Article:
"I bow down towards your holy temple and give thanks to your name for your steadfast love and your faithfulness, for you exalted above all things your name and your word.” Psalm 138:2 (ESV)
Over the past few weeks, I’ve been writing about this verse… and how it has gripped me. The truth in it, and the challenge that it contains, is something that has forced me to rethink a lot of what I see… and what I expect in “church”. To clarify and refocus my thinking, I’ve pulled my former posts, and I’m swinging again at this topic… and trying to break this down into more digestible chunks.
We evangelicals live in a sub-culture of the regular American society. We (hopefully) have different values and a different world view (although George Barna and Ron Sider may question just how “different” they really are). But it is a distinct sub-culture nonetheless. And in this sub-culture, it is fashionable to say that “we’re God’s people”… “we’re doing great things”… “we’re doing all of the right things”… and of course, “God is working through us in powerful, mighty, impressive ways”. It’s a safe, happy place, where people in the know will say that everything is good, positive. And that would be nice if it were all true.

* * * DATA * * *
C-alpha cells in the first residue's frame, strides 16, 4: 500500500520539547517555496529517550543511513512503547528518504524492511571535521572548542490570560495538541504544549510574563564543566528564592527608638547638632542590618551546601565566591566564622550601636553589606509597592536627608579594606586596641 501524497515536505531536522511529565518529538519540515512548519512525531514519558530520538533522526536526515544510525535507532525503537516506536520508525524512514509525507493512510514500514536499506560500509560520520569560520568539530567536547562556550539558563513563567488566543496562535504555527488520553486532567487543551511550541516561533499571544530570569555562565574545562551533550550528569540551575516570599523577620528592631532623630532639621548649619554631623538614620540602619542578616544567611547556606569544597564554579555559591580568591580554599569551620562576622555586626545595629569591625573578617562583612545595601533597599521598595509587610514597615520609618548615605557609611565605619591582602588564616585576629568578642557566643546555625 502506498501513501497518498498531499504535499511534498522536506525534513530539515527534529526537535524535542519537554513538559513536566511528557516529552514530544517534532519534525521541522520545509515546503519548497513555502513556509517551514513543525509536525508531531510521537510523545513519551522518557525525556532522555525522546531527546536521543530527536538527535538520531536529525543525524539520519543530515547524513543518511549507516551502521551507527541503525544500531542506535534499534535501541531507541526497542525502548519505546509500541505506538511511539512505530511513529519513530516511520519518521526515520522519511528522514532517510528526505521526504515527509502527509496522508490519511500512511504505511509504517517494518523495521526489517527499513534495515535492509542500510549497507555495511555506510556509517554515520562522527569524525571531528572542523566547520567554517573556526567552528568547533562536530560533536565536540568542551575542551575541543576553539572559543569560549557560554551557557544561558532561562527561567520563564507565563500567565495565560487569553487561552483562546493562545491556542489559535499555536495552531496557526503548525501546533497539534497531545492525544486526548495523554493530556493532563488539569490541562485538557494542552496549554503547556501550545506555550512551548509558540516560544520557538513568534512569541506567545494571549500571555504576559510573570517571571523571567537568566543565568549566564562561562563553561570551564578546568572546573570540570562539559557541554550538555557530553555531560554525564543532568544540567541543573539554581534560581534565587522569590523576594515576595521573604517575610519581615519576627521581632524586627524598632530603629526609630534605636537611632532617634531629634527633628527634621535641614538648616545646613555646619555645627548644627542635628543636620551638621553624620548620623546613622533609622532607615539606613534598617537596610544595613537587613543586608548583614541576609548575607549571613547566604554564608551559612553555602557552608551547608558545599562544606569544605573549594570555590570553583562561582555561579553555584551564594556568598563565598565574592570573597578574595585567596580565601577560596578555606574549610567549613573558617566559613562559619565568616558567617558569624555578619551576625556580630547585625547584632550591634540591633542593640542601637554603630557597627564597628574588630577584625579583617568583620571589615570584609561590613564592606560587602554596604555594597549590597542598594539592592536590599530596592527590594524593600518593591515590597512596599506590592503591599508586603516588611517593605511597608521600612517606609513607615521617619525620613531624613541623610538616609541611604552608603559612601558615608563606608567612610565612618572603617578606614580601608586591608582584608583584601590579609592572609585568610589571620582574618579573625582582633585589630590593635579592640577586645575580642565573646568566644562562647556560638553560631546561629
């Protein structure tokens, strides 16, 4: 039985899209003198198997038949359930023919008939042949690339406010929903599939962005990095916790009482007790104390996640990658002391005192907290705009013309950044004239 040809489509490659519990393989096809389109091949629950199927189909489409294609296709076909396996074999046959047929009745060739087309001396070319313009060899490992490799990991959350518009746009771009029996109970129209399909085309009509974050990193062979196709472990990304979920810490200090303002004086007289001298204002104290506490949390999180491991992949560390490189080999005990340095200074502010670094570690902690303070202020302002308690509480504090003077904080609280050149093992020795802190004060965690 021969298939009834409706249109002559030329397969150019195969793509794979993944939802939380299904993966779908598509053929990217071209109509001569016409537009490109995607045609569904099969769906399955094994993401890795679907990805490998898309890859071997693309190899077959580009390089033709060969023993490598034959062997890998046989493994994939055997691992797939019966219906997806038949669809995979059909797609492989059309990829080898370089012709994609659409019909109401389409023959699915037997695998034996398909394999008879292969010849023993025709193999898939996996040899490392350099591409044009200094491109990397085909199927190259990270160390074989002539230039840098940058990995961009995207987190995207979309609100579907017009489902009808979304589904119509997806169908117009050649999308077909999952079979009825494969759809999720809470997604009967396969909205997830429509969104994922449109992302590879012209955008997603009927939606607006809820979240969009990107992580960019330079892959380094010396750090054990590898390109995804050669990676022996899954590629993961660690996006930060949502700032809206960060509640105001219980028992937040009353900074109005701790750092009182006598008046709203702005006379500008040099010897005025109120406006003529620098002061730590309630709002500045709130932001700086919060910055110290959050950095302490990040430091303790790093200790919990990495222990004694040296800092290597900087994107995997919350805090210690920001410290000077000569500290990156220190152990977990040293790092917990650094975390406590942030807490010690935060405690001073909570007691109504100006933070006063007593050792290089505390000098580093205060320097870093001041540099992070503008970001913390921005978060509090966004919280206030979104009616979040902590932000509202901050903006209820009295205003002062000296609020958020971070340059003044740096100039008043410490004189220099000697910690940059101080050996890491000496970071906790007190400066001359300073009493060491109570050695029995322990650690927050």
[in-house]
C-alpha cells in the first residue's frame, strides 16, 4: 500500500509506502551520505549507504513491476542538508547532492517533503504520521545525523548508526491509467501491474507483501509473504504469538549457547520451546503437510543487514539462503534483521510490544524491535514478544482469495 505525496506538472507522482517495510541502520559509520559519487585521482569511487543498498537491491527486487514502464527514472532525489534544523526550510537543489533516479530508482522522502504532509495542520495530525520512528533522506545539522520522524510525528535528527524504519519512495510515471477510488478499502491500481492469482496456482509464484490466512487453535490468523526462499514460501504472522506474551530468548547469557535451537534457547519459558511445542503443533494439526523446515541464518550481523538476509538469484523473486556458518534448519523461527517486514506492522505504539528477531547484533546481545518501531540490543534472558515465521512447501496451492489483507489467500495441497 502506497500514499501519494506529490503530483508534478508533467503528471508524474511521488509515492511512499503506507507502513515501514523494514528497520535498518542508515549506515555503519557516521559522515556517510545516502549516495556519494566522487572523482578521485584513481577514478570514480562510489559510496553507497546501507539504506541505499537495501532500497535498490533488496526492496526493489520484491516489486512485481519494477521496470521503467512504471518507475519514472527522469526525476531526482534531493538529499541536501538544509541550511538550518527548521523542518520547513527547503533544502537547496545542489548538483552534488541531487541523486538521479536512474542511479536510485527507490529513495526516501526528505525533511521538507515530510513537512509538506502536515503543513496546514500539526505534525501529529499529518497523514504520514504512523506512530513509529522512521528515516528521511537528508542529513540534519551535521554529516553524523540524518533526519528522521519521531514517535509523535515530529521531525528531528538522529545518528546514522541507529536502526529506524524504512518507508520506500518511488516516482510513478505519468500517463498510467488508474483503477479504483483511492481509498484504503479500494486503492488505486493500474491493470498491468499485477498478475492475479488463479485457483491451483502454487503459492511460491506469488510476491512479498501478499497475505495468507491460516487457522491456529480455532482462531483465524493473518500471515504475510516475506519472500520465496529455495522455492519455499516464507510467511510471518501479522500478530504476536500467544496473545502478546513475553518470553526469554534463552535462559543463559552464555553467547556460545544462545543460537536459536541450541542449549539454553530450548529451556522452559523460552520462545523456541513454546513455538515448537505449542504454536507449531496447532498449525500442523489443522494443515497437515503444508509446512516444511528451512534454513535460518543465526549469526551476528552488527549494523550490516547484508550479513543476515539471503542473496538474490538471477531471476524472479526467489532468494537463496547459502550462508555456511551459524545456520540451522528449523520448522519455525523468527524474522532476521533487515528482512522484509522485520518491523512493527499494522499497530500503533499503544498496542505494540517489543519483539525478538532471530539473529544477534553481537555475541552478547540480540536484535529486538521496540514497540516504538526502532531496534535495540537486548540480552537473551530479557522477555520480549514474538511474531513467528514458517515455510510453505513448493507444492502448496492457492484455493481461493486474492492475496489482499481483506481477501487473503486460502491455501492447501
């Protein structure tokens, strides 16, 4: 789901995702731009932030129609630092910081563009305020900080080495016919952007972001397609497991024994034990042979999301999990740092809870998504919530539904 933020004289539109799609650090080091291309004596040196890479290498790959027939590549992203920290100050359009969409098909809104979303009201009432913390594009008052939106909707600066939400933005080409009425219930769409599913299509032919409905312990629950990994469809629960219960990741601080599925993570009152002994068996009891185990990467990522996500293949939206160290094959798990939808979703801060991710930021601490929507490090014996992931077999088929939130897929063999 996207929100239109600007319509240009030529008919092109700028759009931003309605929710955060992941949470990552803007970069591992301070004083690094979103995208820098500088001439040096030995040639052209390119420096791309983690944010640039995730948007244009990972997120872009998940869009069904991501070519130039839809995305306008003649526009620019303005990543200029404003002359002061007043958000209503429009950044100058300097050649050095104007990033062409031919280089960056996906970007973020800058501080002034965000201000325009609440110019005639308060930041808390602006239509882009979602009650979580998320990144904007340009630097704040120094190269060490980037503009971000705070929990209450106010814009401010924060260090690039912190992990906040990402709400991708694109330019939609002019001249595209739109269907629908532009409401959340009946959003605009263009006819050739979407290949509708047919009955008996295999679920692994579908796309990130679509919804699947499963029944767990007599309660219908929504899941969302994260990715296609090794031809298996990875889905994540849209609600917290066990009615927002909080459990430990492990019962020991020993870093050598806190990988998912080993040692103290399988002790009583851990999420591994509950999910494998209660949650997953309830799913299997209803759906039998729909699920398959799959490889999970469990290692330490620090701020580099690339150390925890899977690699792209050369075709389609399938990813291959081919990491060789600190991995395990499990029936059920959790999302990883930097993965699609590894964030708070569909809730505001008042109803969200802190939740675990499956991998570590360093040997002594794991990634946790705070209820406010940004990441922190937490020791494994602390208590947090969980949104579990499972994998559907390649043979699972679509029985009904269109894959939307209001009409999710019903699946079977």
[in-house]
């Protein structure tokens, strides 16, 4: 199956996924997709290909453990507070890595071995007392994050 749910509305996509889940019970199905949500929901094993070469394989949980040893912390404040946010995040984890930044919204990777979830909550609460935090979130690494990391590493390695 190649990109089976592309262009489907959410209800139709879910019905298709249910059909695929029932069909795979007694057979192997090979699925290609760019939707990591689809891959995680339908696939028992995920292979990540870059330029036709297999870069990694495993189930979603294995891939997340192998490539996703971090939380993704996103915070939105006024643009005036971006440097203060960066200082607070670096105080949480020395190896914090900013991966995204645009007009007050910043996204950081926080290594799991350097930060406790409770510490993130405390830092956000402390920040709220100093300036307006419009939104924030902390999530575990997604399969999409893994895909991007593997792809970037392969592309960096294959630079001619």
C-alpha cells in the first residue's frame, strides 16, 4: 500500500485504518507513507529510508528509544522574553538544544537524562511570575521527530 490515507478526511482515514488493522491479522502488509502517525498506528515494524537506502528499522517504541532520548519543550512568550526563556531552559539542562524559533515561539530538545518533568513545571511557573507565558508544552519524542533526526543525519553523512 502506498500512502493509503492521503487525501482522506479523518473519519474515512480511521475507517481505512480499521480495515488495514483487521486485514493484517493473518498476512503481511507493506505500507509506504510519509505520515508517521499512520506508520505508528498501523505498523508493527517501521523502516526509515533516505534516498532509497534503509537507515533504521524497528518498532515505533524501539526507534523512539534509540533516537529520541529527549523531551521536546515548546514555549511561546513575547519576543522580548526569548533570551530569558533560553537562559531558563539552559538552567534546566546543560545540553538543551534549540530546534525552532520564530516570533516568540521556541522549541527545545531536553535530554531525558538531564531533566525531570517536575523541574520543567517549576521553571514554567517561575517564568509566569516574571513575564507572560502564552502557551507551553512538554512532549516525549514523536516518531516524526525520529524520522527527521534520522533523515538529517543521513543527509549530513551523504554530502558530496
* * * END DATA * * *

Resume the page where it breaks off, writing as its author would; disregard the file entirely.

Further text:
Except in many places, it’s not. And the truth of this verse points us at the heart of the problem. And there’s good and bad news:
The good news is that there is a solution. The bad news is that we have to face the problem before we can get to the solution. So in these posts, we’ll discuss both – the problem and the solution.
But first, this thought: Believe me, there’s no quicker way to get yourself into trouble in a safe, happy, positive place than to stand up like the little kid in The Emperor’s New Clothes and say that you think that – gasp – there’s a problem. But sadly, yes - there really is a problem. So, at some risk, I’m going to say what I think is really going on… and why.
You see, God has elevated 2 things over ALL OTHER things. I think we’d agree that God gets to set His own priorities, doesn’t He? If God has done this, we must do the same, personally and corporately… and here’s my issue: In many corners of our little sub-culture, we claim to agree with God’s priorities, but deny that belief in practice. If that’s true, that’s a problem.
So let’s focus on three things in this series:
1. What has God exalted above all things?
2. Do we exalt these things "above all things" as well – especially in our church gatherings?
3. To the extent that we do not, what should we do?